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Having an updated will could be the all-time most ignored piece of personal-finance advice.

In the digital age, that’s a bigger problem than it ever was in the past. Without a well-drafted will, your loved ones may never find some of your most important assets and possessions, and they may not be able to wind up your affairs the way you want. Your loyalty points could be squandered, while your social-media presence persists as though you’re alive and well.

“If you look at a traditional estate plan, you go into a lawyer’s office, you get a will, you divide your stuff and then assume the executor is going to just pick up your will, find the paper in your home office and carry on and do the job,” said Sharon Hartung, author of the book Your Digital Undertaker: Exploring Death in the Digital Age in Canada. “In today’s home office, there’s no more paper trail.”

So true. Are you keeping a paper file of your loyalty reward point hoard or your monthly bank and investment statements? Me, neither. All of this information is online, which is to say it’s invisible to the executor of your will and family members unless you specify otherwise.

Ms. Hartung is a former aerospace engineering officer with the Canadian Armed Forces and a former technology executive with IBM. She came to write her book after dealing with her own mother’s estate, a job that was complicated by the fact that her mom had no will. In a clear and slightly bemused way, Ms. Hartung guides you through the complexities of having your assets wound up in the digital age.

Estate-planning experts have long suggested that you make an inventory of your assets in preparing a will. Ms. Hartung suggests listing both your physical assets and your digital ones, and then discussing with your lawyer that you want your executor to have the power to look after digital assets.

A digital asset is an electronic record, she explains. “It’s your e-mail, it’s your social media, it’s your travel rewards, your frequent-flyer points, all your online accounts, your banking apps, your gaming tokens.”

Ms. Hartung strongly advises against including account numbers and passwords when listing your bank and investment accounts. Instead, provide enough information to help your executor find his or her way to your accounts. This might include the name of the financial institution, the division if it’s a bank (it’s a good idea to specify whether your account is at a branch or held at an online brokerage, in mutual funds and so forth) and a contact person if appropriate.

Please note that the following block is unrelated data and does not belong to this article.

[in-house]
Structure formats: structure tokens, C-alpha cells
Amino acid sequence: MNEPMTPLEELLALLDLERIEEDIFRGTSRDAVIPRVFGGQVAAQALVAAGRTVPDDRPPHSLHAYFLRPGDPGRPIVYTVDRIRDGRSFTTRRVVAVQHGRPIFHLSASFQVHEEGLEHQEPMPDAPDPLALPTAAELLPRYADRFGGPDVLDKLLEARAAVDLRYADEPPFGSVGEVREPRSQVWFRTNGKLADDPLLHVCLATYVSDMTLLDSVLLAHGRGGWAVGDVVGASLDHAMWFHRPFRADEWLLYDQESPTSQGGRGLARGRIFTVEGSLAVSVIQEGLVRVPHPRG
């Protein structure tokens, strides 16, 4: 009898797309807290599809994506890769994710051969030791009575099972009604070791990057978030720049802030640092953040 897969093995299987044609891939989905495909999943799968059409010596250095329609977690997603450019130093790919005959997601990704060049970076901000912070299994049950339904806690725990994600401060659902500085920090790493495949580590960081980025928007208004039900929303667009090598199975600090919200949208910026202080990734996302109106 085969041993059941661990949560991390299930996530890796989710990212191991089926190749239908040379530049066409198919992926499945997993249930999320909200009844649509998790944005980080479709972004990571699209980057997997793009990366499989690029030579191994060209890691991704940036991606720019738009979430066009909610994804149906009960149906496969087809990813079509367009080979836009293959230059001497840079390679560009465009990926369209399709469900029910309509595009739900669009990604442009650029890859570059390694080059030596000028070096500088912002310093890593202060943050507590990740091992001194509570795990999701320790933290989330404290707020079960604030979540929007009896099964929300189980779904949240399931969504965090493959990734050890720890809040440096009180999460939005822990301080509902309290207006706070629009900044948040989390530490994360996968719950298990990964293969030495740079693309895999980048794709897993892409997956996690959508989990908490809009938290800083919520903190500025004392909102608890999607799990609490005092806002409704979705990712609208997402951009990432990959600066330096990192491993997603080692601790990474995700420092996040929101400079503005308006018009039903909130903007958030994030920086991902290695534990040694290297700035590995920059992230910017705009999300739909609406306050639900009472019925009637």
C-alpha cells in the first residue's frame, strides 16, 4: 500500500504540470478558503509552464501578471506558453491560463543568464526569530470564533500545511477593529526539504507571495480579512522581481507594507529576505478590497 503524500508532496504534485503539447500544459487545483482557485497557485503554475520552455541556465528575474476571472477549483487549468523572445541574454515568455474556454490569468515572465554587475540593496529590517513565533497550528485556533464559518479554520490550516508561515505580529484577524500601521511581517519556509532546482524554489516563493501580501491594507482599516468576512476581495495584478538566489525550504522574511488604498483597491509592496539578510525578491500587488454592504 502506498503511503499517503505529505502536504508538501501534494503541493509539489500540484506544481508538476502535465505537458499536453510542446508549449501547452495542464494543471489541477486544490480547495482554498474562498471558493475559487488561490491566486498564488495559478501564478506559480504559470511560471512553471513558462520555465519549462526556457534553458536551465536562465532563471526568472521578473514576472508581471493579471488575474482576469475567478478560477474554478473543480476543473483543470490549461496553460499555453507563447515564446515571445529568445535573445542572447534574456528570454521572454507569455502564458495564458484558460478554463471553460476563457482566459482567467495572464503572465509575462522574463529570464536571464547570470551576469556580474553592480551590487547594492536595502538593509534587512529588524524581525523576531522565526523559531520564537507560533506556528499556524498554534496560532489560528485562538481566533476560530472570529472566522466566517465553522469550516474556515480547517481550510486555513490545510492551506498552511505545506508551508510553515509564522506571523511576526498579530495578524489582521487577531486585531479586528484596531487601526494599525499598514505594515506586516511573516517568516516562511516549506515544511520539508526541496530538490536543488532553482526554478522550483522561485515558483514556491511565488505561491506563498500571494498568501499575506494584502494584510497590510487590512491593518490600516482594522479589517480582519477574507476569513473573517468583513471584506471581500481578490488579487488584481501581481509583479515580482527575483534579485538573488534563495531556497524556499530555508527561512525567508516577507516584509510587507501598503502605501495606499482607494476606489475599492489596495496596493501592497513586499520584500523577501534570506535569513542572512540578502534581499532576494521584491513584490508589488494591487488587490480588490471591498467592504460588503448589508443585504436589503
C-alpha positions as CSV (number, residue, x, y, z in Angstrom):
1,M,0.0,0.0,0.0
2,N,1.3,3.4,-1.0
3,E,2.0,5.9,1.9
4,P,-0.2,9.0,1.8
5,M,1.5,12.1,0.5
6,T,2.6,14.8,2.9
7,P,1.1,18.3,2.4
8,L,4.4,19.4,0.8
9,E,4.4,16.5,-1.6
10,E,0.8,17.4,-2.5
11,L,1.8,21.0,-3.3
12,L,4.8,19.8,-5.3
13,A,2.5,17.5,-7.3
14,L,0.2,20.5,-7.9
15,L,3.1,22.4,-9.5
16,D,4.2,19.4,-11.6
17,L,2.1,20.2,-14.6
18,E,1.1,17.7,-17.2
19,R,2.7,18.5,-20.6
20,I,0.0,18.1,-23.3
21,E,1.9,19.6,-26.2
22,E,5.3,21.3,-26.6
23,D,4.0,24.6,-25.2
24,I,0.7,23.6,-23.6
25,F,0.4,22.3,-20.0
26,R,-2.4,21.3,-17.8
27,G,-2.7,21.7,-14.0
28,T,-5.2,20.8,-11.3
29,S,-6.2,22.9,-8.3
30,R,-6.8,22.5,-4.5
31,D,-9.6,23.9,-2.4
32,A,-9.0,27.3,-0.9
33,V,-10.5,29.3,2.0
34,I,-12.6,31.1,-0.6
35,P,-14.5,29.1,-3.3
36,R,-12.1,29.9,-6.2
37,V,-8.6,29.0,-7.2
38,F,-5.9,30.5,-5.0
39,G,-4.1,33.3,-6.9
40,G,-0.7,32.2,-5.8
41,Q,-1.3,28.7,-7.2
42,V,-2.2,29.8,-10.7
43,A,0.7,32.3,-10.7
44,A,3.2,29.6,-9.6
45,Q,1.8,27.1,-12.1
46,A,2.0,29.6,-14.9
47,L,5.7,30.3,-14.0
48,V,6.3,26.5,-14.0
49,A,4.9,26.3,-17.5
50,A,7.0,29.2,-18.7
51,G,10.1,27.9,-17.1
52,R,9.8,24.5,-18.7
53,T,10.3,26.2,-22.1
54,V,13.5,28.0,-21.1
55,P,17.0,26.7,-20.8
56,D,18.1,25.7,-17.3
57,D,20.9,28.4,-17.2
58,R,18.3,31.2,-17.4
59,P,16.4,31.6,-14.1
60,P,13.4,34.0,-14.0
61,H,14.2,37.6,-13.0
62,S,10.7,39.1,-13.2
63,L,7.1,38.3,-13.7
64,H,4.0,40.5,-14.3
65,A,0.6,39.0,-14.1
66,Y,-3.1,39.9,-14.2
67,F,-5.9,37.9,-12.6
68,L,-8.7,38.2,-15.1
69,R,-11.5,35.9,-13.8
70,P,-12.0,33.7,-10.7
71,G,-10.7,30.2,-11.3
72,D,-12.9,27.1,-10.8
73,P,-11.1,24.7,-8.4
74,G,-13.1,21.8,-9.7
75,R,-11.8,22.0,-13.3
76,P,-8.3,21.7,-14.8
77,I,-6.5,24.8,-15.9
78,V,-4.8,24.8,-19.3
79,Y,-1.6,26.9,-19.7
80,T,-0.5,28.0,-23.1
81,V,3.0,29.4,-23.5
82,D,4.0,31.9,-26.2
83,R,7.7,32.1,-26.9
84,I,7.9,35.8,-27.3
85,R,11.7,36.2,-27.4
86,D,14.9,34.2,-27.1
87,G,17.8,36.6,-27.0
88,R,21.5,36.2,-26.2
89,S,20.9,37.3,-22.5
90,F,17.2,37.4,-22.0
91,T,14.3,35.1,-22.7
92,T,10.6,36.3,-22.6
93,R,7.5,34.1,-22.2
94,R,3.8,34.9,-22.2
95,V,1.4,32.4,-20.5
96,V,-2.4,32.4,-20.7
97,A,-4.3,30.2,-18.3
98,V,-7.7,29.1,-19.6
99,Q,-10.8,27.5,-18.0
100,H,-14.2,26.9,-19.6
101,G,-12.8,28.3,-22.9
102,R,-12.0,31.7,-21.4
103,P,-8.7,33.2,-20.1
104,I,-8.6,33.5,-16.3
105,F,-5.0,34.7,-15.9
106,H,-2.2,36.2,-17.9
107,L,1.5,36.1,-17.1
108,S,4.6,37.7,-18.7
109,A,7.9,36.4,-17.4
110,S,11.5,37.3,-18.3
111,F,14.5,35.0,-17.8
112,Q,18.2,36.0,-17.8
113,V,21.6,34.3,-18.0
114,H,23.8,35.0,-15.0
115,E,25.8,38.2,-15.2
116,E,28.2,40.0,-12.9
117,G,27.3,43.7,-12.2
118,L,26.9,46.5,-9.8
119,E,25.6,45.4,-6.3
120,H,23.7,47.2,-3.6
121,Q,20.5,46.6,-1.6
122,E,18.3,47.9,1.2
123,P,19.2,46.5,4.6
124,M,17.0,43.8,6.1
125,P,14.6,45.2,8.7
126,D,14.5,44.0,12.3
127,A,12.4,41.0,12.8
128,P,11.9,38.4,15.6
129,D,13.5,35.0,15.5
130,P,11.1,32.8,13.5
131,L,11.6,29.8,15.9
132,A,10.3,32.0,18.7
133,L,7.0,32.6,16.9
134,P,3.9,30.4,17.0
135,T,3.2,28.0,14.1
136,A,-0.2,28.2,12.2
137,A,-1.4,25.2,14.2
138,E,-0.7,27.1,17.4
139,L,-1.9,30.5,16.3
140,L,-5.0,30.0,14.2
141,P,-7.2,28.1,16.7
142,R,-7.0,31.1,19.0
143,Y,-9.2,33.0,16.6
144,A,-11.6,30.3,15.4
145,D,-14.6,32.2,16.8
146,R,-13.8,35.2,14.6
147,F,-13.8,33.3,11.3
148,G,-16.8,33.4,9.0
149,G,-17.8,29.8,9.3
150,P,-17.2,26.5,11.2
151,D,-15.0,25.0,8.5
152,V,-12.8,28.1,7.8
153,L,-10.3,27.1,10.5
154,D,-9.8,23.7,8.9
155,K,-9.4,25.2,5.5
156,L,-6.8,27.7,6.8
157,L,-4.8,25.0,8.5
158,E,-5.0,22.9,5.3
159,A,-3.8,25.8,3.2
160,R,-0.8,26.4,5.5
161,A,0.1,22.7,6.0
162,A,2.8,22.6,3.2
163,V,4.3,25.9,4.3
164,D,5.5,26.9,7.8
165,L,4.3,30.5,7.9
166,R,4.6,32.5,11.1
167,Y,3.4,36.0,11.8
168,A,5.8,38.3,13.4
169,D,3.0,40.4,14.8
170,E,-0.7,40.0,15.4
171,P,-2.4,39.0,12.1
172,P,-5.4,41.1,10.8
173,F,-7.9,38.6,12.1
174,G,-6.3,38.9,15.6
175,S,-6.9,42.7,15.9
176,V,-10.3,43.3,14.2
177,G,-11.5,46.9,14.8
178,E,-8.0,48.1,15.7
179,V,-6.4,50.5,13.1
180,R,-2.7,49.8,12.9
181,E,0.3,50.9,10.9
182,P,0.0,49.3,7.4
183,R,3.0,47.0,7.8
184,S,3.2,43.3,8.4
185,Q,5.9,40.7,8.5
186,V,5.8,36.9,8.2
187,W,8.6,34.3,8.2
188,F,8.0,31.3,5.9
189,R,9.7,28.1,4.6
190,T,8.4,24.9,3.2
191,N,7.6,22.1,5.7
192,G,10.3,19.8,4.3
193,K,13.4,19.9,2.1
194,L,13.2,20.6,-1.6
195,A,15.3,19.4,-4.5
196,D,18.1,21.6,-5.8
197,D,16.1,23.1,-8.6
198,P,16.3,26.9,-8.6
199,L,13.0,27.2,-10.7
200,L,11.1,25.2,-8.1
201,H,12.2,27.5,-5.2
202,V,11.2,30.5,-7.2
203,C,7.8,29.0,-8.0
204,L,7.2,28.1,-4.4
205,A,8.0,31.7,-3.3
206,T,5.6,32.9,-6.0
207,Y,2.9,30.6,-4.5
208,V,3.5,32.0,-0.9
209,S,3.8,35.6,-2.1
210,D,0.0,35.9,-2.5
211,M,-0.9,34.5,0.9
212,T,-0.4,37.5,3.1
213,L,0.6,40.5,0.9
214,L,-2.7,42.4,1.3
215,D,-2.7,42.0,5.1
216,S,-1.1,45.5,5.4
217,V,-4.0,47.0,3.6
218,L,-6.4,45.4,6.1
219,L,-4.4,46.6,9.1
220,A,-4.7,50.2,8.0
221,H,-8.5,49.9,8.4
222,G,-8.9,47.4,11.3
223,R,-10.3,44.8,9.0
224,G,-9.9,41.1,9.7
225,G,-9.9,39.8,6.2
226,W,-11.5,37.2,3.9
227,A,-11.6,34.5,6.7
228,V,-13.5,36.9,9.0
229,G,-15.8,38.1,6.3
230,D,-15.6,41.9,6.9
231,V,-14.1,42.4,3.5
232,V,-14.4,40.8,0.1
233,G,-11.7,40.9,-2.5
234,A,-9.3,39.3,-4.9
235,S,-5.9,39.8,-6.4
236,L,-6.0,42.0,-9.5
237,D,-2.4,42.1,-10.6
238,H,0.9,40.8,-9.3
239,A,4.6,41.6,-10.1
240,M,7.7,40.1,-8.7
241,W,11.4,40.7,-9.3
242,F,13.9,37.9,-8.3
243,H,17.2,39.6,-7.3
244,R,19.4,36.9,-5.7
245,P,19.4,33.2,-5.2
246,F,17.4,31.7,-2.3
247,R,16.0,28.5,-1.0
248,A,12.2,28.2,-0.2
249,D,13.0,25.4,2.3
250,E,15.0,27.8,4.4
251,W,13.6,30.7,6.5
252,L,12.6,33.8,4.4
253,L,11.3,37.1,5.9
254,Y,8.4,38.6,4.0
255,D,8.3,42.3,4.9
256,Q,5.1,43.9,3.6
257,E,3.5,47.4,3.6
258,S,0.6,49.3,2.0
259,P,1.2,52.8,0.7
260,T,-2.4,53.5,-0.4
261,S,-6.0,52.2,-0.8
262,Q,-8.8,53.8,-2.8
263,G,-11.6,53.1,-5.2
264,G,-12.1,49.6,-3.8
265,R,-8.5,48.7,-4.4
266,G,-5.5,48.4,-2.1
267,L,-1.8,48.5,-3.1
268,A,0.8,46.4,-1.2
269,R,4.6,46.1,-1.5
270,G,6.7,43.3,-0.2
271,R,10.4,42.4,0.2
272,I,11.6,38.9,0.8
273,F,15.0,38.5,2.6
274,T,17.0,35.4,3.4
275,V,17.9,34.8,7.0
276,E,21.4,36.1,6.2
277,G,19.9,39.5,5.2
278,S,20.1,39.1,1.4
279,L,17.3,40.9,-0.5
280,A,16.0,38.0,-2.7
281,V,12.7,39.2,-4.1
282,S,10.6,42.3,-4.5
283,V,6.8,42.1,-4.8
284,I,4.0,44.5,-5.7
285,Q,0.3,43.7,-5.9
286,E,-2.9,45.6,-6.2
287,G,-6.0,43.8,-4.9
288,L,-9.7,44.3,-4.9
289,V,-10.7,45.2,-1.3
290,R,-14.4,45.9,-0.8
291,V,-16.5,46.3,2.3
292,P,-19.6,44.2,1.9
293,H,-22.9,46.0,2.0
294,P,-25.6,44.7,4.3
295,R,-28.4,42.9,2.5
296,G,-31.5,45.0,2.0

“It’s against the terms and conditions that you signed for online banking to give someone your password,” Ms. Hartung said. “The executor should not be logging in at all.”

For loyalty points, Ms. Hartung suggests picking your three most-used programs and checking the terms of service to see what the policy is for transferring points after death. Some quick examples: Aeroplan and Air Miles allow points to be transferred or merged with another account, while PC Optimum and Canadian Tire Triangle points are not transferable.

Other digital assets to consider in your estate planning include your e-mail account and social media. Facebook, for example, offers the option of having your account permanently deleted after you die or “memorialized” under the direction of a legacy contact such as a family member or close friend.

Photos are one more digital asset to consider. If you have photos you treasure and want to share them, Ms. Hartung advises passing them along before you die. While you’re at it, she suggests picking a photo for your obituary rather than leaving your family scrambling to find a usable picture. “No one will want their mid-1970s or mid-1980s prom picture to be used for their obituary,” she writes in the book. “It was not a good time for fashion.”

We probably wouldn’t have Ms. Hartung’s book if her mother hadn’t passed away without a will. It took two years to settle her estate, which offers a lesson to the many people who have neglected to have a will drafted. If you love your family, do them the courtesy of having a properly drafted will that covers all your assets, digital and otherwise.

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